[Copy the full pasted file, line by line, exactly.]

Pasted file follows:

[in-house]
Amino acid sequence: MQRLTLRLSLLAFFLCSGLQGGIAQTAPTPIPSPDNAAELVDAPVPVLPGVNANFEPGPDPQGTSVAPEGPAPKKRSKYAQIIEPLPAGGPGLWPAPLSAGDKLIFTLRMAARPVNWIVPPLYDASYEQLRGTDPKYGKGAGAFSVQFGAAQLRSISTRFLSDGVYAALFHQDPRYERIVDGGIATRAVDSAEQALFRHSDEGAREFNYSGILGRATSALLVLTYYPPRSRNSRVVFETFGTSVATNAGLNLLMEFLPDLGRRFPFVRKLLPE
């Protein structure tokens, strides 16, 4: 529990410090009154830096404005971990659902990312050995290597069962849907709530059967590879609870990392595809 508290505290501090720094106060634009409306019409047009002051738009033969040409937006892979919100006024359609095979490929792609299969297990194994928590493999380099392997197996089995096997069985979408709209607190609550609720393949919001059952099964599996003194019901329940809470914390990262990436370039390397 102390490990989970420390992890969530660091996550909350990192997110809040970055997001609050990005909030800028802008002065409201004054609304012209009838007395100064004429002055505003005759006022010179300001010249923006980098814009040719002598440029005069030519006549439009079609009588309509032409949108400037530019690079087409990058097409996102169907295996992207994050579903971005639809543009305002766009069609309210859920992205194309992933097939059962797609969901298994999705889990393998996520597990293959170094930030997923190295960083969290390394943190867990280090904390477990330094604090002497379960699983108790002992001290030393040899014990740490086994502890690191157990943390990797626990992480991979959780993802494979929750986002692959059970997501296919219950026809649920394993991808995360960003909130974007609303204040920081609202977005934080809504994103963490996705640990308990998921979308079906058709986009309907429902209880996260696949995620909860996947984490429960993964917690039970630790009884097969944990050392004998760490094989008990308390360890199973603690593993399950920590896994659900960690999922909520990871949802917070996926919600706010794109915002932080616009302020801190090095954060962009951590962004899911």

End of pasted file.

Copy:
[in-house]
Amino acid sequence: MQRLTLRLSLLAFFLCSGLQGGIAQTAPTPIPSPDNAAELVDAPVPVLPGVNANFEPGPDPQGTSVAPEGPAPKKRSKYAQIIEPLPAGGPGLWPAPLSAGDKLIFTLRMAARPVNWIVPPLYDASYEQLRGTDPKYGKGAGAFSVQFGAAQLRSISTRFLSDGVYAALFHQDPRYERIVDGGIATRAVDSAEQALFRHSDEGAREFNYSGILGRATSALLVLTYYPPRSRNSRVVFETFGTSVATNAGLNLLMEFLPDLGRRFPFVRKLLPE
């Protein structure tokens, strides 16, 4: 529990410090009154830096404005971990659902990312050995290597069962849907709530059967590879609870990392595809 508290505290501090720094106060634009409306019409047009002051738009033969040409937006892979919100006024359609095979490929792609299969297990194994928590493999380099392997197996089995096997069985979408709209607190609550609720393949919001059952099964599996003194019901329940809470914390990262990436370039390397 102390490990989970420390992890969530660091996550909350990192997110809040970055997001609050990005909030800028802008002065409201004054609304012209009838007395100064004429002055505003005759006022010179300001010249923006980098814009040719002598440029005069030519006549439009079609009588309509032409949108400037530019690079087409990058097409996102169907295996992207994050579903971005639809543009305002766009069609309210859920992205194309992933097939059962797609969901298994999705889990393998996520597990293959170094930030997923190295960083969290390394943190867990280090904390477990330094604090002497379960699983108790002992001290030393040899014990740490086994502890690191157990943390990797626990992480991979959780993802494979929750986002692959059970997501296919219950026809649920394993991808995360960003909130974007609303204040920081609202977005934080809504994103963490996705640990308990998921979308079906058709986009309907429902209880996260696949995620909860996947984490429960993964917690039970630790009884097969944990050392004998760490094989008990308390360890199973603690593993399950920590896994659900960690999922909520990871949802917070996926919600706010794109915002932080616009302020801190090095954060962009951590962004899911």